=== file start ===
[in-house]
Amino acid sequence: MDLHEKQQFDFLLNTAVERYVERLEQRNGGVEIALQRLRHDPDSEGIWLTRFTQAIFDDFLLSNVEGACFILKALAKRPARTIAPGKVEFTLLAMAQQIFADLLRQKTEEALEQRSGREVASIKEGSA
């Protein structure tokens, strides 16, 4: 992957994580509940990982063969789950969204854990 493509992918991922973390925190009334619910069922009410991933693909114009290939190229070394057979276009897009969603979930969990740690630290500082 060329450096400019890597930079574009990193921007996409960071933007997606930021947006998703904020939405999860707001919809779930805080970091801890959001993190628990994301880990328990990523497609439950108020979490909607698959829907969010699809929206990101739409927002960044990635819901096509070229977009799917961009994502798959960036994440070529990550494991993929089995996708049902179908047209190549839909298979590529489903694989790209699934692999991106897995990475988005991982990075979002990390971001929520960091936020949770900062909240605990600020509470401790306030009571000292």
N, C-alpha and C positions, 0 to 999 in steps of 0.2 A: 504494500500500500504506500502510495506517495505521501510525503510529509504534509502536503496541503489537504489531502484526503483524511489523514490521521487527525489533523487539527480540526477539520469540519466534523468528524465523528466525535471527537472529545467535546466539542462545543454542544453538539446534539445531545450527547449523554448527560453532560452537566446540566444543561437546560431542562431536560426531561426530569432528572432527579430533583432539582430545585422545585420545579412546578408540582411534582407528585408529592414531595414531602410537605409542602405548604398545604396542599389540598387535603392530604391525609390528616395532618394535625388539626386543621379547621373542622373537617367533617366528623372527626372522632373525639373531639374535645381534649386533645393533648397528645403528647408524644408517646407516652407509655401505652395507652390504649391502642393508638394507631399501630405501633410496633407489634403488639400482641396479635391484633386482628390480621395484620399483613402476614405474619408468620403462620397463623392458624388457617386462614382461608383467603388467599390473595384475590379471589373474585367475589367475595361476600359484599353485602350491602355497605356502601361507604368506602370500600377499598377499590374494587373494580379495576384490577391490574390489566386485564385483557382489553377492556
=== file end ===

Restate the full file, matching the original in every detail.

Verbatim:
[in-house]
Amino acid sequence: MDLHEKQQFDFLLNTAVERYVERLEQRNGGVEIALQRLRHDPDSEGIWLTRFTQAIFDDFLLSNVEGACFILKALAKRPARTIAPGKVEFTLLAMAQQIFADLLRQKTEEALEQRSGREVASIKEGSA
């Protein structure tokens, strides 16, 4: 992957994580509940990982063969789950969204854990 493509992918991922973390925190009334619910069922009410991933693909114009290939190229070394057979276009897009969603979930969990740690630290500082 060329450096400019890597930079574009990193921007996409960071933007997606930021947006998703904020939405999860707001919809779930805080970091801890959001993190628990994301880990328990990523497609439950108020979490909607698959829907969010699809929206990101739409927002960044990635819901096509070229977009799917961009994502798959960036994440070529990550494991993929089995996708049902179908047209190549839909298979590529489903694989790209699934692999991106897995990475988005991982990075979002990390971001929520960091936020949770900062909240605990600020509470401790306030009571000292």
N, C-alpha and C positions, 0 to 999 in steps of 0.2 A: 504494500500500500504506500502510495506517495505521501510525503510529509504534509502536503496541503489537504489531502484526503483524511489523514490521521487527525489533523487539527480540526477539520469540519466534523468528524465523528466525535471527537472529545467535546466539542462545543454542544453538539446534539445531545450527547449523554448527560453532560452537566446540566444543561437546560431542562431536560426531561426530569432528572432527579430533583432539582430545585422545585420545579412546578408540582411534582407528585408529592414531595414531602410537605409542602405548604398545604396542599389540598387535603392530604391525609390528616395532618394535625388539626386543621379547621373542622373537617367533617366528623372527626372522632373525639373531639374535645381534649386533645393533648397528645403528647408524644408517646407516652407509655401505652395507652390504649391502642393508638394507631399501630405501633410496633407489634403488639400482641396479635391484633386482628390480621395484620399483613402476614405474619408468620403462620397463623392458624388457617386462614382461608383467603388467599390473595384475590379471589373474585367475589367475595361476600359484599353485602350491602355497605356502601361507604368506602370500600377499598377499590374494587373494580379495576384490577391490574390489566386485564385483557382489553377492556